Michael A. Borger, MD, PhD, Division of Cardiovascular Surgery, Toronto General Hospital and Department of Surgery, University of Toronto, Toronto, ON.
Tirone E. David, MD, Division of Cardiovascular Surgery, Toronto General Hospital and Department of Surgery, University of Toronto, Toronto, ON.
Systolic murmurs in older adults require investigation with echocardiography. The most common cause is aortic sclerosis, which does not require therapy, followed by aortic stenosis. Surgery is indicated for aortic stenosis in patients with symptoms (fatigue, shortness of breath, angina and/or syncope) and in asymptomatic patients with left ventricular dysfunction or marked hypertrophy. Older aortic stenosis patients can undergo surgery with minimal increased risk, excellent long-term outcomes, and marked improvements in quality of life. Such patients may be referred directly to cardiac surgeons in order to limit age discrimination that may be present within the medical community.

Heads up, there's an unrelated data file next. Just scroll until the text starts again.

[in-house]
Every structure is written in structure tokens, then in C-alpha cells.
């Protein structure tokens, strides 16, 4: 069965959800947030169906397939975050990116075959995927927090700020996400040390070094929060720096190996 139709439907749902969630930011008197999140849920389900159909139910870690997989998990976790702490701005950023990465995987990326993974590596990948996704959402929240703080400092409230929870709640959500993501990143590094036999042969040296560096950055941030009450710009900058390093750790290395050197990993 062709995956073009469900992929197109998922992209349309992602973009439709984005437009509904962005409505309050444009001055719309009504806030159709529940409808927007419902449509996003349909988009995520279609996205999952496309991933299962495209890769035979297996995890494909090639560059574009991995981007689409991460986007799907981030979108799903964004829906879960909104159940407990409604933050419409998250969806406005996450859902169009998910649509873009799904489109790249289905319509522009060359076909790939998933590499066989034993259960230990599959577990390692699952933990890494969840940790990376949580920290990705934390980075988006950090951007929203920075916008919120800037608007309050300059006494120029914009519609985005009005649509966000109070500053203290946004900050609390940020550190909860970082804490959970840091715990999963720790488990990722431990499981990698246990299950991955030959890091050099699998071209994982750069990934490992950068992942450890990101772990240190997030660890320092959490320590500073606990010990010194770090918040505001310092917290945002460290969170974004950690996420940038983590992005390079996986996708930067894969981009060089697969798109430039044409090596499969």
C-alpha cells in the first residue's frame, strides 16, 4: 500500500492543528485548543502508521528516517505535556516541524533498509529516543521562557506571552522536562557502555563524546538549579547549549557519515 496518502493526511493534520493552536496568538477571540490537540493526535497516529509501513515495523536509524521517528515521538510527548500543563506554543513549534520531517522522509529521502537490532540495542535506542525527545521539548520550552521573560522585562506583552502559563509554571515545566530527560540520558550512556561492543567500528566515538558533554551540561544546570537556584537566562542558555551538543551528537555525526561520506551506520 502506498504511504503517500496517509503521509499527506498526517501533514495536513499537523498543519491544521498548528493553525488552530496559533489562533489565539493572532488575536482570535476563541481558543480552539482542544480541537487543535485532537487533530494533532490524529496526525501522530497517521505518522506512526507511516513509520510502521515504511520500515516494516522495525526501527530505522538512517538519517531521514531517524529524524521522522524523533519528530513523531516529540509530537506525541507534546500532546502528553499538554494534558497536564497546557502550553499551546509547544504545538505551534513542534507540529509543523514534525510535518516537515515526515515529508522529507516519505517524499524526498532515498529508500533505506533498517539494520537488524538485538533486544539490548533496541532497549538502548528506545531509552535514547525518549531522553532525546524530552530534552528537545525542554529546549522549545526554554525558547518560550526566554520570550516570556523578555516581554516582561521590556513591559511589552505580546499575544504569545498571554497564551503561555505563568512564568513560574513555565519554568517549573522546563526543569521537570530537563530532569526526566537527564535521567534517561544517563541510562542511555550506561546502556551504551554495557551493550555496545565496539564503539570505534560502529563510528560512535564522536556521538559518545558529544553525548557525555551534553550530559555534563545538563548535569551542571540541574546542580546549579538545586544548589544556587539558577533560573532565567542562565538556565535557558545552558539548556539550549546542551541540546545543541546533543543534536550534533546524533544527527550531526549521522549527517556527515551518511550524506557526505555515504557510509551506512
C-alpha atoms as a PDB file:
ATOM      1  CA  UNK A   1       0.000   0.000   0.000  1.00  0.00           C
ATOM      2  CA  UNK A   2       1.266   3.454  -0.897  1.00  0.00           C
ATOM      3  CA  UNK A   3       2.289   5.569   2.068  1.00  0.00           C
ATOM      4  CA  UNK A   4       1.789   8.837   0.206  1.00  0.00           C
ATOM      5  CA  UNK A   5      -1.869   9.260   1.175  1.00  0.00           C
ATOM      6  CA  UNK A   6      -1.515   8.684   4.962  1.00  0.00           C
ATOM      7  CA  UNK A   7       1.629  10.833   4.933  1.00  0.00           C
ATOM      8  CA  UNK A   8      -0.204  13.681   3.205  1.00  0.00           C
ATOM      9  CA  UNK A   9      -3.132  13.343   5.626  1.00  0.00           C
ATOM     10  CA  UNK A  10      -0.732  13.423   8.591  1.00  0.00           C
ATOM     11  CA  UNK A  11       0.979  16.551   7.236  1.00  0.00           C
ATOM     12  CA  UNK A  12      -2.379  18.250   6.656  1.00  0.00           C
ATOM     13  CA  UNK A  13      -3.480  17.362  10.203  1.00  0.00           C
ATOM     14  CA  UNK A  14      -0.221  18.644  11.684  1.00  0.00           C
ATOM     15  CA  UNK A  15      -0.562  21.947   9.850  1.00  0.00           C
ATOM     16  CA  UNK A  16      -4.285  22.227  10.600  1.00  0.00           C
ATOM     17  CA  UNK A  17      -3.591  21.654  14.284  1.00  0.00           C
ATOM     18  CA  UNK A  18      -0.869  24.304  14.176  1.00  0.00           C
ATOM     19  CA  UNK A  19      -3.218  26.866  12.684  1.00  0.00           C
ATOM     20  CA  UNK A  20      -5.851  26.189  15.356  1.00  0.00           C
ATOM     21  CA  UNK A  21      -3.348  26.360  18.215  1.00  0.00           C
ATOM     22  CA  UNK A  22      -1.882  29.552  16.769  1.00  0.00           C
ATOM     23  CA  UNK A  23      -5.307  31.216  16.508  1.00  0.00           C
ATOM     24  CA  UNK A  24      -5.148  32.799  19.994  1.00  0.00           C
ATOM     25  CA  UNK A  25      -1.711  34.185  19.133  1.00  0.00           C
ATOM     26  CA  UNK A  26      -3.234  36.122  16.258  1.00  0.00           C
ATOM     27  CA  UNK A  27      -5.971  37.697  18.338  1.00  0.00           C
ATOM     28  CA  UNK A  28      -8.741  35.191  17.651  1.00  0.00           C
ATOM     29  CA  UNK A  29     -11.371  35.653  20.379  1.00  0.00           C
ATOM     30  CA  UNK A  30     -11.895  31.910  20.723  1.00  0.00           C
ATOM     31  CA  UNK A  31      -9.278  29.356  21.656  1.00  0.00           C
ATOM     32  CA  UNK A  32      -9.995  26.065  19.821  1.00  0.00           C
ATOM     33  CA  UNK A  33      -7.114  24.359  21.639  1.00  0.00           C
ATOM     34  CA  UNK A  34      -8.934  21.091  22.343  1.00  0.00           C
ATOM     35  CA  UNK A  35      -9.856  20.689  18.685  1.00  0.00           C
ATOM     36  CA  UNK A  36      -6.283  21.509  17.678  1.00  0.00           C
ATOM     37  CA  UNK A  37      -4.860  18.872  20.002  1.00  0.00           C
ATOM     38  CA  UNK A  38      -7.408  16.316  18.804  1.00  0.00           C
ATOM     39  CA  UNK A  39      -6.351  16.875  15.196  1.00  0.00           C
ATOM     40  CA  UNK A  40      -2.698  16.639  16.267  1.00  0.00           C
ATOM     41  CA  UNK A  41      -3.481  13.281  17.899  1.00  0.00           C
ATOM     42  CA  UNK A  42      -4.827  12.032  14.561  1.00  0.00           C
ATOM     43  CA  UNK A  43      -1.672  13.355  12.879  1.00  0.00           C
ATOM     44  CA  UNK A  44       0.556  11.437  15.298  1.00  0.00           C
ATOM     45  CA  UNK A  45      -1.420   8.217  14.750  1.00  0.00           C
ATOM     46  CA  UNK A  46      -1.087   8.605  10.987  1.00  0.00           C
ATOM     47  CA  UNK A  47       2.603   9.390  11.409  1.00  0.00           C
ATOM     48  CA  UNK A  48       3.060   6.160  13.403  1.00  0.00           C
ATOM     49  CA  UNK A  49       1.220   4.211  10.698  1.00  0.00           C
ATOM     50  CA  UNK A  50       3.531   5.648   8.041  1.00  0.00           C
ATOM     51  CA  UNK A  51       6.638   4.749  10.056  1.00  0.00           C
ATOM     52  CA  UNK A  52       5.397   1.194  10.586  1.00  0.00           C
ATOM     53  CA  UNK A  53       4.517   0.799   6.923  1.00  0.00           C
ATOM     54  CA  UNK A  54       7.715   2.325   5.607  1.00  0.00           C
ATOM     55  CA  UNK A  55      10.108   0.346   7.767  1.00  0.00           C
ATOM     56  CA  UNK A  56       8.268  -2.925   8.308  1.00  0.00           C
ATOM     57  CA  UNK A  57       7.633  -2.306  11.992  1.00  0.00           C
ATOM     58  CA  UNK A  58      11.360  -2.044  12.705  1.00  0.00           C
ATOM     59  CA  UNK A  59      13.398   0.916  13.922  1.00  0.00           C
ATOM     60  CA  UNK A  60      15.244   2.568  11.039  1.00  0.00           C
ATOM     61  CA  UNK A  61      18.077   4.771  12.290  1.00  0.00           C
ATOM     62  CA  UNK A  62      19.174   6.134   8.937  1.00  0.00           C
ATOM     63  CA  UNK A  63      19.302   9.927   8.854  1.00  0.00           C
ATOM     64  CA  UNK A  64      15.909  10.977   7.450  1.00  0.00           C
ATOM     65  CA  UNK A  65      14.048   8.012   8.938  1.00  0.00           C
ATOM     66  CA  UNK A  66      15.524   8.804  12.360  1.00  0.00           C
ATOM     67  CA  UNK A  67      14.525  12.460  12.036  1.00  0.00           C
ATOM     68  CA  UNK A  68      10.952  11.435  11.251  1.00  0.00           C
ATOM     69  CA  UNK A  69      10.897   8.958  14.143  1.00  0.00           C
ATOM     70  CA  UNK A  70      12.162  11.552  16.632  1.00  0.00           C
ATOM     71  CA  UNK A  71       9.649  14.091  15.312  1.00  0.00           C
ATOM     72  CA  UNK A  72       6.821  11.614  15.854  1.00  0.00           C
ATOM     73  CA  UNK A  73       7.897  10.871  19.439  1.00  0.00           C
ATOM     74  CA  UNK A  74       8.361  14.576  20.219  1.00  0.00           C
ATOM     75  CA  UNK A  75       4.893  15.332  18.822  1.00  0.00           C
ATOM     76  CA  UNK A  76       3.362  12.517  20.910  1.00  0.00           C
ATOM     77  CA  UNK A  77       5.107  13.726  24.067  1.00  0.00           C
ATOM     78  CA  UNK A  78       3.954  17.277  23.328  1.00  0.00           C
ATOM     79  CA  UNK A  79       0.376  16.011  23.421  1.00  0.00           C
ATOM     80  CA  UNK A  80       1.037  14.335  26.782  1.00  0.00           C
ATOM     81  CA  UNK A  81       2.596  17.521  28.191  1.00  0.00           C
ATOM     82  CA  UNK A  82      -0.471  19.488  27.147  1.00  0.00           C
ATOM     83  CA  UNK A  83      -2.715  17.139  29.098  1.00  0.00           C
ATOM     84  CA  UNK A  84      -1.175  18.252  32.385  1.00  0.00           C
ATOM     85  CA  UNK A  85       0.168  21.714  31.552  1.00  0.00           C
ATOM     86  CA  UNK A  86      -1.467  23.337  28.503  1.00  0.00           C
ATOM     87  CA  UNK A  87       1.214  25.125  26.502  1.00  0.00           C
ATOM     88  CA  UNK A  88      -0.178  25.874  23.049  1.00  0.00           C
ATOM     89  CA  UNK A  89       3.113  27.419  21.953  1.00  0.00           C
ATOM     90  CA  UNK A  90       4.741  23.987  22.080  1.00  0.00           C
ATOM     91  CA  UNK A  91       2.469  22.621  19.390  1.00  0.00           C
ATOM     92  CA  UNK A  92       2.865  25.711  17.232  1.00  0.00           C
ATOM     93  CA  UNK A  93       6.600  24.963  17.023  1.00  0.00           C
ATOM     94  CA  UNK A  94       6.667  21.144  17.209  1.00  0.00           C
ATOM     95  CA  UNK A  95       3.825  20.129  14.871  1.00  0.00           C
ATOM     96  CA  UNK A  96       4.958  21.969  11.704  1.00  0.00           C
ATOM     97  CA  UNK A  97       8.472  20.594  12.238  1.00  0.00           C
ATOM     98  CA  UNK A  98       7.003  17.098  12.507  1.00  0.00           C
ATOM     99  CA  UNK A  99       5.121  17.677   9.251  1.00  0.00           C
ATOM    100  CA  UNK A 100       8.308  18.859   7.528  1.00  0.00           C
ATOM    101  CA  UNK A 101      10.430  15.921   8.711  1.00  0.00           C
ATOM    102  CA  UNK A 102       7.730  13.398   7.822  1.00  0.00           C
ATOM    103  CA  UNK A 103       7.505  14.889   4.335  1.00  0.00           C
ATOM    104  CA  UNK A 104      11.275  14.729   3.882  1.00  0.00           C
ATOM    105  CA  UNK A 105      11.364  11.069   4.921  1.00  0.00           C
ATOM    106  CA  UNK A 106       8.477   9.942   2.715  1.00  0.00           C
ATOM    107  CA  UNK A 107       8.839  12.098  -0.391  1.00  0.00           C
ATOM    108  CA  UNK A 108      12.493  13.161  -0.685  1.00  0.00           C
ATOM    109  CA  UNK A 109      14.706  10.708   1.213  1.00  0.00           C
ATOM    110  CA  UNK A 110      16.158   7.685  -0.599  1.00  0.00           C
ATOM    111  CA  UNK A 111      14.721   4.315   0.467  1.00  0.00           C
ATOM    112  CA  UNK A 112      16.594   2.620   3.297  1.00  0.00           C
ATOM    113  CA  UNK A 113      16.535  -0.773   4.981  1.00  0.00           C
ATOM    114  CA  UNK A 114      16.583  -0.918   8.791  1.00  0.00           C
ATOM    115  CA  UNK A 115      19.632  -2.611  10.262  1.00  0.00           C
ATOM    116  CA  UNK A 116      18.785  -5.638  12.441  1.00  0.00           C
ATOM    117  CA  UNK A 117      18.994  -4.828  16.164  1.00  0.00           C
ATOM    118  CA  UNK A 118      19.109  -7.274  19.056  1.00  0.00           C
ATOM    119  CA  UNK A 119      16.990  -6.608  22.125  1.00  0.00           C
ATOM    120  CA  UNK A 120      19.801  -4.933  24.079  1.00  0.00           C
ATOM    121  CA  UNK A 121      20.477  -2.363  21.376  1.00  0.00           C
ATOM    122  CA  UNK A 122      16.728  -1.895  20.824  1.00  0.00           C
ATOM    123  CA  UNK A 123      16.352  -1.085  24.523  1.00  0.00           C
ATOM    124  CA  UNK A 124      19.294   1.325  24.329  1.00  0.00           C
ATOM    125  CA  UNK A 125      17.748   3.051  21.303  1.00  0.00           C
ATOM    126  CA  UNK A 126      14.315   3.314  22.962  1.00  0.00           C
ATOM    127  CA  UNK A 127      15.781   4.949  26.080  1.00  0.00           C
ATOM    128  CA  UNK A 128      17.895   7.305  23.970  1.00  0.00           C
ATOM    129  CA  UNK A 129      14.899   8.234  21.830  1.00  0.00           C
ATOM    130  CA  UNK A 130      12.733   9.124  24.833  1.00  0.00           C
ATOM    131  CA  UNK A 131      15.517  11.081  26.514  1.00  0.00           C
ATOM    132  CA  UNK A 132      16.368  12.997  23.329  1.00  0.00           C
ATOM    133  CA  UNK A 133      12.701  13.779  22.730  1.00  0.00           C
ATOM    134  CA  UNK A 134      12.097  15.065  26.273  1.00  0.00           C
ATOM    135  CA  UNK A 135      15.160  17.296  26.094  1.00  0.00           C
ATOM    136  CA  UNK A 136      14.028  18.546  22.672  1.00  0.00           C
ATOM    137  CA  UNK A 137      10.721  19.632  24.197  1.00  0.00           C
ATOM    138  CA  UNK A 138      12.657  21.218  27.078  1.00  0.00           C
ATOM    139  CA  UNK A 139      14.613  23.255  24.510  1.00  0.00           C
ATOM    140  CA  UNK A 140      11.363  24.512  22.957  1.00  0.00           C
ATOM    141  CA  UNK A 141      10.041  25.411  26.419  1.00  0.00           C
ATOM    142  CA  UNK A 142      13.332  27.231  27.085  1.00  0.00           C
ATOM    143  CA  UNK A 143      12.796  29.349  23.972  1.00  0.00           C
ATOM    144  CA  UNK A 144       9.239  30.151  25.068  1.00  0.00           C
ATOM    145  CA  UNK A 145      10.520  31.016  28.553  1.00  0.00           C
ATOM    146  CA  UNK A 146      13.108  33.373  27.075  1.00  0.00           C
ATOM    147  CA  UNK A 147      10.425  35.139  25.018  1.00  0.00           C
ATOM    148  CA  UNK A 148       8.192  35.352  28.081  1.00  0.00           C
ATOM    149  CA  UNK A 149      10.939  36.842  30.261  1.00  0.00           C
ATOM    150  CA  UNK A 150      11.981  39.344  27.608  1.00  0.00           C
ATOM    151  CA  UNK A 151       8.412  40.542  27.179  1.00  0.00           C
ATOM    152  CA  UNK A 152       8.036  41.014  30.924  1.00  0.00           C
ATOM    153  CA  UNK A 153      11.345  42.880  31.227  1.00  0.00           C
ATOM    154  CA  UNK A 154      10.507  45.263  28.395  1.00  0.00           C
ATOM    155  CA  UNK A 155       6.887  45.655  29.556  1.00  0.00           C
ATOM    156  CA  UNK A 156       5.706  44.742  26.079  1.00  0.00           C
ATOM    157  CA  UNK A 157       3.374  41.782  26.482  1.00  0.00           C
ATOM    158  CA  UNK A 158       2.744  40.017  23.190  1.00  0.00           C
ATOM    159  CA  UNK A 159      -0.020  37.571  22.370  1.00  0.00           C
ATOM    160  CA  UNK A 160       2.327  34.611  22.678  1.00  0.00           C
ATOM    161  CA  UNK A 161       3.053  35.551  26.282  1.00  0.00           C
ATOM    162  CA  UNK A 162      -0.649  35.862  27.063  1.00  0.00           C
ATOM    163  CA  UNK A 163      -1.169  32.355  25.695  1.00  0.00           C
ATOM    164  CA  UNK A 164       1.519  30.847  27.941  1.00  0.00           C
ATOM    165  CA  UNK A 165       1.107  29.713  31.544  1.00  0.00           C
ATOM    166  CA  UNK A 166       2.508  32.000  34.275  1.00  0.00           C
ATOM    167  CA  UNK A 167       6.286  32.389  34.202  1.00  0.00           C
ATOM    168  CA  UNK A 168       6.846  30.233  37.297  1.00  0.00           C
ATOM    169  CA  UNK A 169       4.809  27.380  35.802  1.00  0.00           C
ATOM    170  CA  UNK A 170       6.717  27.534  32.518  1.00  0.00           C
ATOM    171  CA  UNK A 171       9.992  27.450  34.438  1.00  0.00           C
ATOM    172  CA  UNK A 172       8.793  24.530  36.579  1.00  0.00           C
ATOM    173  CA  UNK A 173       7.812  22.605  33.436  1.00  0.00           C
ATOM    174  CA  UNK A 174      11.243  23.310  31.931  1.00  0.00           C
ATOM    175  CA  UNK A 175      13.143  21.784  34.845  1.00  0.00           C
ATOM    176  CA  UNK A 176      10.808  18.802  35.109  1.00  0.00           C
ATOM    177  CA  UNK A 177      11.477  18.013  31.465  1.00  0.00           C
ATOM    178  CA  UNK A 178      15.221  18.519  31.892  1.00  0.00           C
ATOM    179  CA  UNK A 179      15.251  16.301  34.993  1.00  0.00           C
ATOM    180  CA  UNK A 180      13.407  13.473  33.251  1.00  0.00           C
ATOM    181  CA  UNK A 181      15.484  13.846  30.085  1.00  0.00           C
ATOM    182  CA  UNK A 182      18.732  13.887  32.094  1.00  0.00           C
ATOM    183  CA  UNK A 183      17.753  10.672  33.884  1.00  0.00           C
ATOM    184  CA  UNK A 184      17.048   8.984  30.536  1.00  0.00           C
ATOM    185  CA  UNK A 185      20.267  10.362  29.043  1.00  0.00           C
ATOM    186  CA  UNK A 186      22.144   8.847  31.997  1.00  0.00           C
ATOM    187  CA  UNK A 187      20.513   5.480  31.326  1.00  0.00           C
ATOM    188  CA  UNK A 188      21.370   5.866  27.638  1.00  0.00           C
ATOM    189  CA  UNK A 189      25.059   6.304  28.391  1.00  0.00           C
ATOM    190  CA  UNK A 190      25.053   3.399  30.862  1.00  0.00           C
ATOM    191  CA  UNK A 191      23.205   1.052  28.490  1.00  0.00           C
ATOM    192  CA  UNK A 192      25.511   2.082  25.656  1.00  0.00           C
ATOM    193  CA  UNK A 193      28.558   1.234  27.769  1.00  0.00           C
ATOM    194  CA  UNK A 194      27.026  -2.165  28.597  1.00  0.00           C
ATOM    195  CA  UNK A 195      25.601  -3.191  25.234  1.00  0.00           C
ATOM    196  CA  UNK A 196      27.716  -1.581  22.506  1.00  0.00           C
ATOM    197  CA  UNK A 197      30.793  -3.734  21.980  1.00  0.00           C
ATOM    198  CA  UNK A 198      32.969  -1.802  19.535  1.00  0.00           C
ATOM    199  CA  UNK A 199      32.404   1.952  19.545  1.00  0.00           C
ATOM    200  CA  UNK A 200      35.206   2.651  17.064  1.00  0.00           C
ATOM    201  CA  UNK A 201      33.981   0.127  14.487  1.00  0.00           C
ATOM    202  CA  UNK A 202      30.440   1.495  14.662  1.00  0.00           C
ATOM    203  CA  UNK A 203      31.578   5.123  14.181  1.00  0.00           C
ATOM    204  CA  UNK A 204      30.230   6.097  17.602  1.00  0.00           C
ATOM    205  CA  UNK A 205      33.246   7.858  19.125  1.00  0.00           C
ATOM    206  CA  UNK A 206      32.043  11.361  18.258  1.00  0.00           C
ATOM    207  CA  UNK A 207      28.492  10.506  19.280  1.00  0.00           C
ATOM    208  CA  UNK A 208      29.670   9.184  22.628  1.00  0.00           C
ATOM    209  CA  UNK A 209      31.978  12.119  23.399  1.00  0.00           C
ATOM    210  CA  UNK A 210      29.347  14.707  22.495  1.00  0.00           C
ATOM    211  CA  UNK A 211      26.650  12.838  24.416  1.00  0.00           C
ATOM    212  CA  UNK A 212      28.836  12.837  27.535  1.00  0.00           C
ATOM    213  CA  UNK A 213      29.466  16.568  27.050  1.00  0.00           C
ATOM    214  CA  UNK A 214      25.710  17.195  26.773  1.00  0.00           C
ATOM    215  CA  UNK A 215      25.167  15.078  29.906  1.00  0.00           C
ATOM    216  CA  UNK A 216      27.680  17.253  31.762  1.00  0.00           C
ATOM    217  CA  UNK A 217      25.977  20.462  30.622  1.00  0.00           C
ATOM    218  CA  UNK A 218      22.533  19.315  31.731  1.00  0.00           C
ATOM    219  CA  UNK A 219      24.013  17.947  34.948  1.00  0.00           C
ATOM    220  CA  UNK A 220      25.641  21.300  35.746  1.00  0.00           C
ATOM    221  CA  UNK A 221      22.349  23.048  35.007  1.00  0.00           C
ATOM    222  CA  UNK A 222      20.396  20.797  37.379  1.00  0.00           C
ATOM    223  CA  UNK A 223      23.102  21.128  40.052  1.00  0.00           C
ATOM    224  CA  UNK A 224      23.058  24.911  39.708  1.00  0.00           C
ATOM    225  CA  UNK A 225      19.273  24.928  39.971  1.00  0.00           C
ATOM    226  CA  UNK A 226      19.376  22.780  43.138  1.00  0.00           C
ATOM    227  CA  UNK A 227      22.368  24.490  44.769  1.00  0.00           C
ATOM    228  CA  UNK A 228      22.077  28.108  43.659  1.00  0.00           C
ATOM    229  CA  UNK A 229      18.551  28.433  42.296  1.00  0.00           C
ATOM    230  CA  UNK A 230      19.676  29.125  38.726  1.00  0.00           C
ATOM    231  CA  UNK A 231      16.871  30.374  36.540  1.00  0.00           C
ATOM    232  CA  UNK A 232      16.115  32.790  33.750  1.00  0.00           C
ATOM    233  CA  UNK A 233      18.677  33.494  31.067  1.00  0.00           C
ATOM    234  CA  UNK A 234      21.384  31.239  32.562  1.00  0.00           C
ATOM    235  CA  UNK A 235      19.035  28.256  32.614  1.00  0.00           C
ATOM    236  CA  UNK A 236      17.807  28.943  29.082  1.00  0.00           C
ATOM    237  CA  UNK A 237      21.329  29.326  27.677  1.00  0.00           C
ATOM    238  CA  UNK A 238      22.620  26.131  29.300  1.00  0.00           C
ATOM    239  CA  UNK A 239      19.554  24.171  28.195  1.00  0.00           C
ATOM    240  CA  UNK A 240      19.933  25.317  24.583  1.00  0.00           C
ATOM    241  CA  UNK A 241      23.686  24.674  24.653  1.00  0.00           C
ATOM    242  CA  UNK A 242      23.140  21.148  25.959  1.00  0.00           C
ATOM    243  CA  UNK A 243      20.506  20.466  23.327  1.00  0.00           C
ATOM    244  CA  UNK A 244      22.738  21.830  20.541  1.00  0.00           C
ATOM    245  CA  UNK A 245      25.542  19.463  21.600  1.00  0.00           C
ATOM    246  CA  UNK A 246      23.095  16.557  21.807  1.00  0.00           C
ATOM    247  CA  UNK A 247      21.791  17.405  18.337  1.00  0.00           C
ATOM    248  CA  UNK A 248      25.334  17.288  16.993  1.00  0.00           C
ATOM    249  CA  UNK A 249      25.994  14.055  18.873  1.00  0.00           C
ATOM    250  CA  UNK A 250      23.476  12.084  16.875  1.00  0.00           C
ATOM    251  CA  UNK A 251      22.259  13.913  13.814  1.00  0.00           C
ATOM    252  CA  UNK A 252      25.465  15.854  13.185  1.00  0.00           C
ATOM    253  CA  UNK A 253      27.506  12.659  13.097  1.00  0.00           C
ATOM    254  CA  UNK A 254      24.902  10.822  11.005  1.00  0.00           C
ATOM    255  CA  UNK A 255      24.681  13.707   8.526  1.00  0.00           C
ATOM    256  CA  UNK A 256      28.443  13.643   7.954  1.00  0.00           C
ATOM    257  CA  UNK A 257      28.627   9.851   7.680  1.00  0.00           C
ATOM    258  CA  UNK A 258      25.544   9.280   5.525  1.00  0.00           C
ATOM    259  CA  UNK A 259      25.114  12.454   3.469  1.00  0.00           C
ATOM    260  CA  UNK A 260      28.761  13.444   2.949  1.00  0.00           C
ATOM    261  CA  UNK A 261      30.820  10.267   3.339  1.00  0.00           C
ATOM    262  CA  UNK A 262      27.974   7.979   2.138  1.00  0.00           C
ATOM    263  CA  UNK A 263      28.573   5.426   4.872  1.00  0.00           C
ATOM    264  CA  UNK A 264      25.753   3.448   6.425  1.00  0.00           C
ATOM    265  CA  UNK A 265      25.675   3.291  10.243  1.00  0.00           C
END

Key words: aortic stenosis, congestive heart failure, aortic valve replacement, quality of life, outcomes.